Monte Walsh (1970)

Monte Walsh (1970), directed by William A. Fraker.


Nobody gets to be a cowboy forever.

An elegy to the cowboy. The jobs are vanishing and after a hard winter kills the cattle and closes the ranches, we have just the rag-tag few remaining, just for a short while.

They're poor and hard-working, but more or less happy. The setup is often funny with lots of practical jokes and recreational brawling. But without work some will turn to rustling and bank robbery, some to killing. It becomes melancholy and tragic.

Monte is very fond of a decent French prostitute, the great Jeanne Moreau. He calls her "Countess". Do they have a chance? It's hard. He's not suited to other work and too obstinately proud to even try.

I've never seen Lee Marvin give a bad performance. As his partner Jack Palance has a more easy-going role than is usual for him, although only a fool would push him too far.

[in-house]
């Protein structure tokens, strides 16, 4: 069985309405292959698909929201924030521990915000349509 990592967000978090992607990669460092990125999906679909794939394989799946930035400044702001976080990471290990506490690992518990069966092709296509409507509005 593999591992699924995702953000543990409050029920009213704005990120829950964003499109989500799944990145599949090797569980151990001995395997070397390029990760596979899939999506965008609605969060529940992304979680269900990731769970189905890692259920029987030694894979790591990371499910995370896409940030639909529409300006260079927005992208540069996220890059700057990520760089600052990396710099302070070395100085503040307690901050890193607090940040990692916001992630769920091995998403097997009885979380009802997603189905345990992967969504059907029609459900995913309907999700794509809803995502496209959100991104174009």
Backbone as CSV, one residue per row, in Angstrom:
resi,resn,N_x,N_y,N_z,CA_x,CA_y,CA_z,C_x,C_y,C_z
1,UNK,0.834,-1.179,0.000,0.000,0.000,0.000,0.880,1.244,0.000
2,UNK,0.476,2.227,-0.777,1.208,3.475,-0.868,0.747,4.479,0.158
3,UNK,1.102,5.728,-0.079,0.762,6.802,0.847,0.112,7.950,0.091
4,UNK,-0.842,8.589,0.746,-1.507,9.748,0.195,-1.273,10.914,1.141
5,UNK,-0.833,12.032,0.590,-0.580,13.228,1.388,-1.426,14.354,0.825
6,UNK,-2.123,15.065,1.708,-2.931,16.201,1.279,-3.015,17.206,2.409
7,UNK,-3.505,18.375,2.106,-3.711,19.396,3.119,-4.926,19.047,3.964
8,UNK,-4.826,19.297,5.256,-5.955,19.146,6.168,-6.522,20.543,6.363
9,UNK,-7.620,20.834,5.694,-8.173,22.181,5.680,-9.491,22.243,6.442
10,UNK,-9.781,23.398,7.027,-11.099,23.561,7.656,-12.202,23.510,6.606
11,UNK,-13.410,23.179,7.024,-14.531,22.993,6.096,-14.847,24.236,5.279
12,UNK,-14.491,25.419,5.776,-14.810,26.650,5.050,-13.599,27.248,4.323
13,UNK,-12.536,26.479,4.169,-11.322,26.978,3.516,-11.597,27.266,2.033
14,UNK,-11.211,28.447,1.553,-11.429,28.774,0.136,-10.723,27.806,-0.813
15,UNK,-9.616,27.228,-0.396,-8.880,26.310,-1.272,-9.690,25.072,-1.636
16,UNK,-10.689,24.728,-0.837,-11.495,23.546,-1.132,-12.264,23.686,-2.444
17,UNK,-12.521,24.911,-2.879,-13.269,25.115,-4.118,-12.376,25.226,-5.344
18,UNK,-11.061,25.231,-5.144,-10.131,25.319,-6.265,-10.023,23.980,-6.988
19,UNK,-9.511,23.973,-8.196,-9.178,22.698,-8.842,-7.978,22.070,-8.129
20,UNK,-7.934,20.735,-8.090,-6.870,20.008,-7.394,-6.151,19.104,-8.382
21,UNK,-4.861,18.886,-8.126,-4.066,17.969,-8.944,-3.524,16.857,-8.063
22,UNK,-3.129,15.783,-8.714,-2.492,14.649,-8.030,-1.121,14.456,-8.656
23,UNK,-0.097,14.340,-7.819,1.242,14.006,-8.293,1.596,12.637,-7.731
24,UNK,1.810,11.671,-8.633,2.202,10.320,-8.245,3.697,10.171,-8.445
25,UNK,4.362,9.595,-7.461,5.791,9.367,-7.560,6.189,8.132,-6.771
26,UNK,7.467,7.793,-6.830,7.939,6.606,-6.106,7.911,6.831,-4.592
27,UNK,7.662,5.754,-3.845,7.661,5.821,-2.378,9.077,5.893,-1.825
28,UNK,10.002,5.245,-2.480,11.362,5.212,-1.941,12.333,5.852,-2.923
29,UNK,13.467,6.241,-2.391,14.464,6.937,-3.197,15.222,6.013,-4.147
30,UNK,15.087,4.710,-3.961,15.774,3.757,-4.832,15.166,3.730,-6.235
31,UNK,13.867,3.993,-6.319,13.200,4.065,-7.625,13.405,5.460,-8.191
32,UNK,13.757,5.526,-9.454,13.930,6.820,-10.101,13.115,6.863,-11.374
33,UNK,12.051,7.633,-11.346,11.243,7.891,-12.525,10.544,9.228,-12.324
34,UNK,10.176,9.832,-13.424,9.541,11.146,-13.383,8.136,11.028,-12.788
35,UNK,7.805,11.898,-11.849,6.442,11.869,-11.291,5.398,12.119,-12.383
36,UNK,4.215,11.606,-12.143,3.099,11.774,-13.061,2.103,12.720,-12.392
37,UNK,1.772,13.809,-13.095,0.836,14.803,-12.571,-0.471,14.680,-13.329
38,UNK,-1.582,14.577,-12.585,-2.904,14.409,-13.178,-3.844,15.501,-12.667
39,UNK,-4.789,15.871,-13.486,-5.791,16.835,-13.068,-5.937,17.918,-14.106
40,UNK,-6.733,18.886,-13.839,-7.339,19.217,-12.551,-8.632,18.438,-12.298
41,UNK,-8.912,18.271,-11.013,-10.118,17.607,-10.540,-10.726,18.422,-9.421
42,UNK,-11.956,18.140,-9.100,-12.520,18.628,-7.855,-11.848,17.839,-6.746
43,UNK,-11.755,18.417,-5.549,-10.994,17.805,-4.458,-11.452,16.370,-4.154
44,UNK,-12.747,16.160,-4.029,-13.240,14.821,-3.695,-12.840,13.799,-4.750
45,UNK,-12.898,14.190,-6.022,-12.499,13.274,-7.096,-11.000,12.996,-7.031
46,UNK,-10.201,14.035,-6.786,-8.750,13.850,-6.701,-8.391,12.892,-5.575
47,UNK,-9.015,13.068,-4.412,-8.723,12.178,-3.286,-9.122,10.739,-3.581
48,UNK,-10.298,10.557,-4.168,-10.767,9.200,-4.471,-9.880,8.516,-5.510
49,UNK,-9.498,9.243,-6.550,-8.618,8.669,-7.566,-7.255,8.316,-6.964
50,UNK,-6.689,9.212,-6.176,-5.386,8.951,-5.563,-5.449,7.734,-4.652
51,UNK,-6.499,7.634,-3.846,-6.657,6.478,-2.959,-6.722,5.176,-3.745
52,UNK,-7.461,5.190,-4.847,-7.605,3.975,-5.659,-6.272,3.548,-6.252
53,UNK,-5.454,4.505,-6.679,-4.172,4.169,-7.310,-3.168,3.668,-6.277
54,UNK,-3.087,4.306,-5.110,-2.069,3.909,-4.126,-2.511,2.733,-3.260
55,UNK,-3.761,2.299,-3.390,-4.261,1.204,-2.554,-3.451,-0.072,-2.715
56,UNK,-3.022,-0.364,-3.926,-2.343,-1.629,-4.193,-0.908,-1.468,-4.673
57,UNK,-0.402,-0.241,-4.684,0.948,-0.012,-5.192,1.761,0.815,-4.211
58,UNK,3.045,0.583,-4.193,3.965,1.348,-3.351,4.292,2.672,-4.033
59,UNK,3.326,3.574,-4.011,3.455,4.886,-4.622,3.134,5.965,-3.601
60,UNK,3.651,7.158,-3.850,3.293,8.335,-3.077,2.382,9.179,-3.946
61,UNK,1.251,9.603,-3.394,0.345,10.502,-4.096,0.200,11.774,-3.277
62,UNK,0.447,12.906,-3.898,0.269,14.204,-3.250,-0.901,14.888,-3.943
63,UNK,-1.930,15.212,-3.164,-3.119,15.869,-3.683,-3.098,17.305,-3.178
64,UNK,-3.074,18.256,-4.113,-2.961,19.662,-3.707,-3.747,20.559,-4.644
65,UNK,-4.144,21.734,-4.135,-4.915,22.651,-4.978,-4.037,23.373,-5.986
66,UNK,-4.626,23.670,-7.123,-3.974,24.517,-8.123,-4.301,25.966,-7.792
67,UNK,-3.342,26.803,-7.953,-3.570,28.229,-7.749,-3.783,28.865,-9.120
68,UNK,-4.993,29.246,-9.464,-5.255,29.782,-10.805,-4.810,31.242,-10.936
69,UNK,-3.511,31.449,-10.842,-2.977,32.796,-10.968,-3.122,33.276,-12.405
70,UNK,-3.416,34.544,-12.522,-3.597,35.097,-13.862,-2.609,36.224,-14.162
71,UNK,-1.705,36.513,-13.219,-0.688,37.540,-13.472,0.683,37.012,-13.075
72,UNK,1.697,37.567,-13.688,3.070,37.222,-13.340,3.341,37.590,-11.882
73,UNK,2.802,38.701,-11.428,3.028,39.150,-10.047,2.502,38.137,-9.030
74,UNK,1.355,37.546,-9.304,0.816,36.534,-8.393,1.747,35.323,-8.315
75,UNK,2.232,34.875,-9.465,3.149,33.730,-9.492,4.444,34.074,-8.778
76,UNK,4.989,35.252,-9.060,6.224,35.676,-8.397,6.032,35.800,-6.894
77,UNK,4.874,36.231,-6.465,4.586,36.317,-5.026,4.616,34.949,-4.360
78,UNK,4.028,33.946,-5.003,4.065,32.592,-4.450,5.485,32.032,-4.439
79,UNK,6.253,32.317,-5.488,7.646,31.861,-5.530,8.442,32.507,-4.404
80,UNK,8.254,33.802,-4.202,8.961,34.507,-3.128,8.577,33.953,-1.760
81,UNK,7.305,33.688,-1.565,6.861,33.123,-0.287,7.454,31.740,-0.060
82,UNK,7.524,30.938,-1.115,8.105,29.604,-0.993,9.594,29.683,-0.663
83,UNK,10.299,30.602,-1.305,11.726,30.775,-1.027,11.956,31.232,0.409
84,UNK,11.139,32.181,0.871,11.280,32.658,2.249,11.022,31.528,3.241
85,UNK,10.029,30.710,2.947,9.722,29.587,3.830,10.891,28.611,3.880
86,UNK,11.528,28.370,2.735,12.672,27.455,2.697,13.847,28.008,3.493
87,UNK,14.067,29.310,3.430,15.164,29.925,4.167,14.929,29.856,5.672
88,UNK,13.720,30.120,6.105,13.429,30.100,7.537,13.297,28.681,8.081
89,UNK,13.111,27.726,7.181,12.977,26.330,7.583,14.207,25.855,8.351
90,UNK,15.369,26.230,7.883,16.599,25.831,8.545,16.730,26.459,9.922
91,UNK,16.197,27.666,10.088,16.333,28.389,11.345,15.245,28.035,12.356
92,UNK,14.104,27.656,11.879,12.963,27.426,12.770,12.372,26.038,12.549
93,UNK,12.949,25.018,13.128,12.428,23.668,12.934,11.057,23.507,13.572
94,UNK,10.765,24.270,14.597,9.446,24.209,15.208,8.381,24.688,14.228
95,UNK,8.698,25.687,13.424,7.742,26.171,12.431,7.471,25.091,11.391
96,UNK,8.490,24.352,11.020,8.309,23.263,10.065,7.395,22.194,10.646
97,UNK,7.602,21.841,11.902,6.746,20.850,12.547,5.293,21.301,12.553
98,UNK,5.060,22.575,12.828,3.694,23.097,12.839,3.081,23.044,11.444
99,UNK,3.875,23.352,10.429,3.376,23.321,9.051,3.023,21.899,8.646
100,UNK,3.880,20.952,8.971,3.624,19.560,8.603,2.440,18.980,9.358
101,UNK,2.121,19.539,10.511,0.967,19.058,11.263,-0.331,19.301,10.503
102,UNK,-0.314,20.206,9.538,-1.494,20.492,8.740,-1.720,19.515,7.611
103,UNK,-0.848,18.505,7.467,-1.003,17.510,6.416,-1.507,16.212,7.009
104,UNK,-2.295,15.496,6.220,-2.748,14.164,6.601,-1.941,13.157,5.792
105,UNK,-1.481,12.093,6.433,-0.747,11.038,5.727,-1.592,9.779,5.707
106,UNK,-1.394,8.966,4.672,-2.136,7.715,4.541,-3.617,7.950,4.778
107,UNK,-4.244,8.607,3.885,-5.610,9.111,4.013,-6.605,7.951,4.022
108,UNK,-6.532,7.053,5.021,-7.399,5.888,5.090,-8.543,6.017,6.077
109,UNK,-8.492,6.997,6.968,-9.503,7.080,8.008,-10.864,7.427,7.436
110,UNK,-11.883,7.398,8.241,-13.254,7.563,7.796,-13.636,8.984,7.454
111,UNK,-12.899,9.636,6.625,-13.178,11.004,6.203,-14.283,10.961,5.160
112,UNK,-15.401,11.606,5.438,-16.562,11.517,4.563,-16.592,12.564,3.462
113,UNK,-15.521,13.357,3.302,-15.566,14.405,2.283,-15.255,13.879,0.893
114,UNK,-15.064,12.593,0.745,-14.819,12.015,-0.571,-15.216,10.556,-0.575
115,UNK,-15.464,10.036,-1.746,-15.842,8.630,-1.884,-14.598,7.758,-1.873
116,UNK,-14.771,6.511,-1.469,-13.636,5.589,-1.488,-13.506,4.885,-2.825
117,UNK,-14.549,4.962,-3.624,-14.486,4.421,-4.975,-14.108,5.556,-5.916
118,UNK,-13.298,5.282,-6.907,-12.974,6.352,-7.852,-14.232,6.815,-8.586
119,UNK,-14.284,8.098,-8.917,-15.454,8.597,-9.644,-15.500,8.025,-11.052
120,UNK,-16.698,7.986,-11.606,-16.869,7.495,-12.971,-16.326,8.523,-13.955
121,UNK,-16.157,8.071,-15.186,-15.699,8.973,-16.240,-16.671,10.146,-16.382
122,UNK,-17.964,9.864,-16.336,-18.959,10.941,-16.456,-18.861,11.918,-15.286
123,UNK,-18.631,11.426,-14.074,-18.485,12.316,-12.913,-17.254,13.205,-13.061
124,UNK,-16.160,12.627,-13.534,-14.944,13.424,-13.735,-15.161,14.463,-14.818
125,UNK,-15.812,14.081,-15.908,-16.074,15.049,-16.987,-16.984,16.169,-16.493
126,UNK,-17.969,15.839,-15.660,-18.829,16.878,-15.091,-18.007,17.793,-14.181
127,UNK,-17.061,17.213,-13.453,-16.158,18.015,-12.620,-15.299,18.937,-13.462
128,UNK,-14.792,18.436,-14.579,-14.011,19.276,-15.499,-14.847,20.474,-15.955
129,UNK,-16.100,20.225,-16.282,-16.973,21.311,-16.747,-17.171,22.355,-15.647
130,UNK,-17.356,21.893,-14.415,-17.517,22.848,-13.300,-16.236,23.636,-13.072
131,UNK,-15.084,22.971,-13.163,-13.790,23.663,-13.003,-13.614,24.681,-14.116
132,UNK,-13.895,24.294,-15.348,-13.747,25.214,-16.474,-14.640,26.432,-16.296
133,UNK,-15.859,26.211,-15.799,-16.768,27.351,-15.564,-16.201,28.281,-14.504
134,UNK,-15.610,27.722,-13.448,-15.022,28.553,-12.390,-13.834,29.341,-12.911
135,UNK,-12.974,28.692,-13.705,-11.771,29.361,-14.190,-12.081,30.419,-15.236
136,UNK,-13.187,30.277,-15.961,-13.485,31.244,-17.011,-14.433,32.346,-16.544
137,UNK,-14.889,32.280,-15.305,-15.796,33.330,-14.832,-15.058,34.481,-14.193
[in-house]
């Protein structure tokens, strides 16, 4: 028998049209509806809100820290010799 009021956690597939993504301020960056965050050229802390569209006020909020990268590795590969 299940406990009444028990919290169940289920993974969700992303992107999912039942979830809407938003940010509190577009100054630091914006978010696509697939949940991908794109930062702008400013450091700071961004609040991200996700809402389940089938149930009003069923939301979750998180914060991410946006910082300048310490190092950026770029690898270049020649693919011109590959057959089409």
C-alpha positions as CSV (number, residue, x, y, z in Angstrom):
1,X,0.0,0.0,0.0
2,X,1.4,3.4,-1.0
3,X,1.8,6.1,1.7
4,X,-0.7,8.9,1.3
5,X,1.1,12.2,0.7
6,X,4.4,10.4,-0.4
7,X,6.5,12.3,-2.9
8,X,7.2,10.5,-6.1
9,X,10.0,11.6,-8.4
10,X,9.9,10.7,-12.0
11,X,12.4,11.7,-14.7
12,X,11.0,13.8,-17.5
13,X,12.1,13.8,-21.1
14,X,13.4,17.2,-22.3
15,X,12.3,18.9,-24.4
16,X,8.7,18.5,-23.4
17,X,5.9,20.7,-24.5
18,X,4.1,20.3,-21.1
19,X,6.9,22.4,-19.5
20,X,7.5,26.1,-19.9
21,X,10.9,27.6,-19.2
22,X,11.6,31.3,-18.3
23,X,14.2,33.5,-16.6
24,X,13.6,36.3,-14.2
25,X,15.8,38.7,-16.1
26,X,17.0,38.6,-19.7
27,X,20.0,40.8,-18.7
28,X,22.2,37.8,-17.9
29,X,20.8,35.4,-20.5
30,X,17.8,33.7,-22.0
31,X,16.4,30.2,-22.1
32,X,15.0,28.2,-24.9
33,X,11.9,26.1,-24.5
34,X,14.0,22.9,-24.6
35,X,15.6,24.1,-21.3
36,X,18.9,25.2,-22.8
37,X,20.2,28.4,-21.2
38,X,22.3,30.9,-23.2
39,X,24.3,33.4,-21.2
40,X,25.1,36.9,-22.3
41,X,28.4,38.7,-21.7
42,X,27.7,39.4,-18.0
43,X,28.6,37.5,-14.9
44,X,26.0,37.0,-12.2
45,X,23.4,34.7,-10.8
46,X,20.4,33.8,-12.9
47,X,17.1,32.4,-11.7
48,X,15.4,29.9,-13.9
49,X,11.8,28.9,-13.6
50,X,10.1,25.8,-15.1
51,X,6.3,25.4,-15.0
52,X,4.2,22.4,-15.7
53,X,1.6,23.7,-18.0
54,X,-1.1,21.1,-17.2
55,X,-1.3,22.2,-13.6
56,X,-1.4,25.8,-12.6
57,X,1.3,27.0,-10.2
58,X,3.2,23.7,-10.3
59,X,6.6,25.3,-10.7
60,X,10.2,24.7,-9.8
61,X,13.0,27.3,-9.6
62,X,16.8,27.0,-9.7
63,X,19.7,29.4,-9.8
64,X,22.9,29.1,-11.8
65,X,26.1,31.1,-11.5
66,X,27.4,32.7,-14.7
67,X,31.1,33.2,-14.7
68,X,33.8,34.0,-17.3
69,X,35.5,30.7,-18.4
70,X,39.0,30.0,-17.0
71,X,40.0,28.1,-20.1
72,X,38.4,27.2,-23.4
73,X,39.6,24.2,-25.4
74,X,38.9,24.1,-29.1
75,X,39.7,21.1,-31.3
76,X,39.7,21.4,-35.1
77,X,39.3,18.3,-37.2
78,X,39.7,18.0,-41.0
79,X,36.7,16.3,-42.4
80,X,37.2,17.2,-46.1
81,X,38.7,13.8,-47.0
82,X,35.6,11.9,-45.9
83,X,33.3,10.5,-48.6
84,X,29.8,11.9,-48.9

Much of a town is demolished in a wild bronco-riding scene.

John Barry score, more intense than usual for westerns at the climax. Mama Cass sings the theme song. Remade for TV with Tom Selleck.

This has been in print on DVD for a long time, but Netflix only recently added it, a sign they are making some attempts to improve the disc catalog after long neglect. Later: gone again.

Still later: available on Blu-ray, but not from Netflix.